LET’S cut to the chase. We need renewable energy, including wind farms — just not to the extreme extent and enormity as is currently being proposed.
In a week in which a compelling new UN report warns of the imminent danger of climate change, we cannot bury our heads in the sand and pretend anymore that we can solely rely on fossil fuels.
In a nutshell, we use about 5,000MW of power in Ireland at peak. We need to build a range of renewables including wind into our energy generation portfolio, perhaps to a maximum of 3,500MW.
The problem is that under the present government policy proposals driven by the likes of the Irish Wind Energy Association and SEAI for anything between 23,000MW and 33,000MW of wind alone.
This is 10 times our own maximum capacity and there is no UK or EU outlet, demand or market for the excess. That is the simple economics of it before you even consider the significant environmental and social accepts which must also be taken into consideration.
Even if the Government adopted Senator John Kelly’s Wind Turbine Bill of two years ago, initiating proportionate setback distances of 1.5km, this would be a welcome first step in resolving many concerns. But even this reasonable and responsible measure is being vehemently opposed by the wind industry and their allies.
As I had predicted, the British government have pulled the plug on developer-led plans to erect thousands of industrial wind turbines across the midlands.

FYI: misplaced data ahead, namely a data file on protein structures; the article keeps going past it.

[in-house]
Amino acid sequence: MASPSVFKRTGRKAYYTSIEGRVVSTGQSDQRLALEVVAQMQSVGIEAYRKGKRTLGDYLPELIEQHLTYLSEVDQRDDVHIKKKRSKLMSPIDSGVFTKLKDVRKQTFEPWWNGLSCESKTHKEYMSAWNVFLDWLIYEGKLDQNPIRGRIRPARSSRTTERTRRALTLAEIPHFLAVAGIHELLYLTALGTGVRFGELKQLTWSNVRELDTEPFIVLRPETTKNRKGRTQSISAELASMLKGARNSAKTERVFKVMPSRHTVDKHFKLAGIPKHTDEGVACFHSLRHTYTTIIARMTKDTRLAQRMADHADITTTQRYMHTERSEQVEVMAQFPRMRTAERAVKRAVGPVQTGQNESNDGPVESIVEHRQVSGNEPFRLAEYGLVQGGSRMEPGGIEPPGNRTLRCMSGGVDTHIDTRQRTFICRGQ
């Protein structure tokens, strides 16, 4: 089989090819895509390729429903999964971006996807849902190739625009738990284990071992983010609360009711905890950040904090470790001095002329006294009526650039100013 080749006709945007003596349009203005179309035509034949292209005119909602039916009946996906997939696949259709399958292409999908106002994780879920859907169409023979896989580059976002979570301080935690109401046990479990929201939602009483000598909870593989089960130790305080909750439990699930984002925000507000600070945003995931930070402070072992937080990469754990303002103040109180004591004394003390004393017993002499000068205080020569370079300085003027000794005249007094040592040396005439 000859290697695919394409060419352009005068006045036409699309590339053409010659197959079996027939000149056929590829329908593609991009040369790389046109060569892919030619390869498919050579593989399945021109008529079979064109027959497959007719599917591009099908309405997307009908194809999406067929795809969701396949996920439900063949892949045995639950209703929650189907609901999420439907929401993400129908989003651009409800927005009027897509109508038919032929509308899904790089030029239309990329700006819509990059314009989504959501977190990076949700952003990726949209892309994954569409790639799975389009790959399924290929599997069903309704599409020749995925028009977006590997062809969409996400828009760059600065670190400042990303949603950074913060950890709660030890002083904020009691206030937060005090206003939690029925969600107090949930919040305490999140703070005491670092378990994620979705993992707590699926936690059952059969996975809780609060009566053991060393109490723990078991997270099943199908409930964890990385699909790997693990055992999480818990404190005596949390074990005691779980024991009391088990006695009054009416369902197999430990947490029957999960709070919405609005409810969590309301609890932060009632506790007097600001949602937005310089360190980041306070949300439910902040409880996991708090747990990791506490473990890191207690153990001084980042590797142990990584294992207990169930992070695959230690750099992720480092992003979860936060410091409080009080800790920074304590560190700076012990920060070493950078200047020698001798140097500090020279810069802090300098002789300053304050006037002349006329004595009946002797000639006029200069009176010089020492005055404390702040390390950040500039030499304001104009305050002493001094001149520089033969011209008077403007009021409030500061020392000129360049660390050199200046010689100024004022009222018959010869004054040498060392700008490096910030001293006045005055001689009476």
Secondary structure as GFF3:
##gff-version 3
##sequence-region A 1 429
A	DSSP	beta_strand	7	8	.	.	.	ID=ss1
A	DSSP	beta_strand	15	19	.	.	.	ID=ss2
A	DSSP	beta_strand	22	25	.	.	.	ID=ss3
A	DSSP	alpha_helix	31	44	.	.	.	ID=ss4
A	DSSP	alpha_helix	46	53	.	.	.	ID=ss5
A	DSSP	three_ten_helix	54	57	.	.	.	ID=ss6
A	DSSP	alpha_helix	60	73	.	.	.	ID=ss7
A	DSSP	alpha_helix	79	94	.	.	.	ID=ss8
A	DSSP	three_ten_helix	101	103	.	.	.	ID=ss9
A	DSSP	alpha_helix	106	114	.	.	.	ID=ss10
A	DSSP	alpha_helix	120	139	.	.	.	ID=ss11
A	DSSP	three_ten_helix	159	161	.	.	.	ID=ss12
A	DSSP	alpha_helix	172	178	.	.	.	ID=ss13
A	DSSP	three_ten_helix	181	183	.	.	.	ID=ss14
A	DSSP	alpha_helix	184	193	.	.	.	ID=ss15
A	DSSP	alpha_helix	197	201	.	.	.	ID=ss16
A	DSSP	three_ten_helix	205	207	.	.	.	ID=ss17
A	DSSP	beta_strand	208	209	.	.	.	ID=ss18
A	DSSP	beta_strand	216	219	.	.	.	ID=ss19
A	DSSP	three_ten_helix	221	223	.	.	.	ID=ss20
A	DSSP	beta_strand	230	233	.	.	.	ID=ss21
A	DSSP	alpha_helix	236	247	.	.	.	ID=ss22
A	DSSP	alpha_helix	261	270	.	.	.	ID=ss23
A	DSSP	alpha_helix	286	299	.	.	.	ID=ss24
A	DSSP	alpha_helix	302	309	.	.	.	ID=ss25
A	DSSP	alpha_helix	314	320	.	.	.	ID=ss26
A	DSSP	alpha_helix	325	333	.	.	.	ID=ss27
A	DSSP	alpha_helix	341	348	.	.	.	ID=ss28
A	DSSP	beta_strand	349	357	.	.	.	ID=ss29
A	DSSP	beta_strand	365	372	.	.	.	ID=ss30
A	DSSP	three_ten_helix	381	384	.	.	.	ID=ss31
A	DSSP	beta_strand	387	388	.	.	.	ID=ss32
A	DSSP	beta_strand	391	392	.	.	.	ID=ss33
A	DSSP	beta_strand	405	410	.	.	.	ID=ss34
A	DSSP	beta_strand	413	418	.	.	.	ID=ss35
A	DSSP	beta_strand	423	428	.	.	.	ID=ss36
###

I am delighted with this news and commend the decision of the UK Climate and Energy Secretary, Ed Davey, not to proceed with an inter-governmental agreement, which would have led to the catastrophic erection of thousands of giant wind farms throughout the country.
However, we won’t be celebrating just yet as the Taoiseach himself has intervened in a last gasp effort to breathe life into this dead-duck project.
Unfortunately, the wind industry seems well connected in more ways than one and have the ear of Government and policy makers in pushing their perspective and it seems to hell with communities and their legitimate and well founded concerns.
At first, they promised over 66,000 jobs; that is now down to 6,000. It seems to me that they get their figures in the same place as the Anglo bankers.
It is also astonishing as to how we are supposed to be convinced that filling the bogs of Mayo and the midlands with mass concrete to hold up thousands of giant 185m turbines is either carbon or climate friendly. Each turbine takes about the same amount of cement as 150 houses.
It has always been my view these far-fetched proposals for fantasy wind farms would have eventually ended up like our ghost estates, as they are entirely unsustainable from an economic, environmental and social basis. Think of the legacy and the generational impact and blight on our landscape and visual amenity.
The dramatic U-turn in UK energy strategy has profound implications for our own flawed energy policy. It is now more vital than ever that our entire energy policy is revisited as it requires a root-and-branch review as it is now irreparably undermined. Community concerns as much as industry interests must form the bedrock of any new policy formation.